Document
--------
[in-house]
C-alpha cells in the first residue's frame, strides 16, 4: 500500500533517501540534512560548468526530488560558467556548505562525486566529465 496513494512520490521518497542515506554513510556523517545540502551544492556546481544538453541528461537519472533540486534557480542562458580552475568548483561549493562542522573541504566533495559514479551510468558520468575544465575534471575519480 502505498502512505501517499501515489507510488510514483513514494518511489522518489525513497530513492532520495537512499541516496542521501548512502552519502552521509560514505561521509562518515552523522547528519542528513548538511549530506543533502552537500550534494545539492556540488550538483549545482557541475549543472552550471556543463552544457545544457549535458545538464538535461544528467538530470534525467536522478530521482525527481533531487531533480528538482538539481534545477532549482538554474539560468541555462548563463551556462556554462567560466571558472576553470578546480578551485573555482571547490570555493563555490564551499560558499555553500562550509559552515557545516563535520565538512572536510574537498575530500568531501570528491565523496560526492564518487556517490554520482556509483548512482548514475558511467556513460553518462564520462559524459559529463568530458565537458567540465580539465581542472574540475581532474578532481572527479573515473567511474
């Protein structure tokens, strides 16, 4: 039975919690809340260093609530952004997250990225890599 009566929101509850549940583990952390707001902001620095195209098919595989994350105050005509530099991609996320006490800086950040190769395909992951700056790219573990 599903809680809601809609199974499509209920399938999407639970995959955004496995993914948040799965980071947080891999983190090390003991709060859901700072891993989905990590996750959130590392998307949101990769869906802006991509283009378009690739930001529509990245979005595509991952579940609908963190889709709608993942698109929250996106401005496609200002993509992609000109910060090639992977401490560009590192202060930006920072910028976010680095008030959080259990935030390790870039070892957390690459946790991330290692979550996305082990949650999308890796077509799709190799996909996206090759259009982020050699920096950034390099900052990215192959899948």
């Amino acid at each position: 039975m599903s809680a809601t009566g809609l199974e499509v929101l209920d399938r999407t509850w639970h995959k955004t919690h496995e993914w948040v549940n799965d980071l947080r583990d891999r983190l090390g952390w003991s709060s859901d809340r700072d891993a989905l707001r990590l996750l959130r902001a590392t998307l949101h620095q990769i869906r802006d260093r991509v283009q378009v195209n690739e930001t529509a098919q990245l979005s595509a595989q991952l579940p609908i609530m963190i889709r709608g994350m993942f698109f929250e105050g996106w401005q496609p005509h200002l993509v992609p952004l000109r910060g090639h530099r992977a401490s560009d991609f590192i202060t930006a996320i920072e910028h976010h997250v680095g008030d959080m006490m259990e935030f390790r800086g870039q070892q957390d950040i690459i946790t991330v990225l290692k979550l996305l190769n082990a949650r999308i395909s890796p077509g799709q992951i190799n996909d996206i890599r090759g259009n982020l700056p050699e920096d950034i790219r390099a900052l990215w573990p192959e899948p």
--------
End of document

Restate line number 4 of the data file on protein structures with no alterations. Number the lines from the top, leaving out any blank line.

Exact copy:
């Amino acid at each position: 039975m599903s809680a809601t009566g809609l199974e499509v929101l209920d399938r999407t509850w639970h995959k955004t919690h496995e993914w948040v549940n799965d980071l947080r583990d891999r983190l090390g952390w003991s709060s859901d809340r700072d891993a989905l707001r990590l996750l959130r902001a590392t998307l949101h620095q990769i869906r802006d260093r991509v283009q378009v195209n690739e930001t529509a098919q990245l979005s595509a595989q991952l579940p609908i609530m963190i889709r709608g994350m993942f698109f929250e105050g996106w401005q496609p005509h200002l993509v992609p952004l000109r910060g090639h530099r992977a401490s560009d991609f590192i202060t930006a996320i920072e910028h976010h997250v680095g008030d959080m006490m259990e935030f390790r800086g870039q070892q957390d950040i690459i946790t991330v990225l290692k979550l996305l190769n082990a949650r999308i395909s890796p077509g799709q992951i190799n996909d996206i890599r090759g259009n982020l700056p050699e920096d950034i790219r390099a900052l990215w573990p192959e899948p």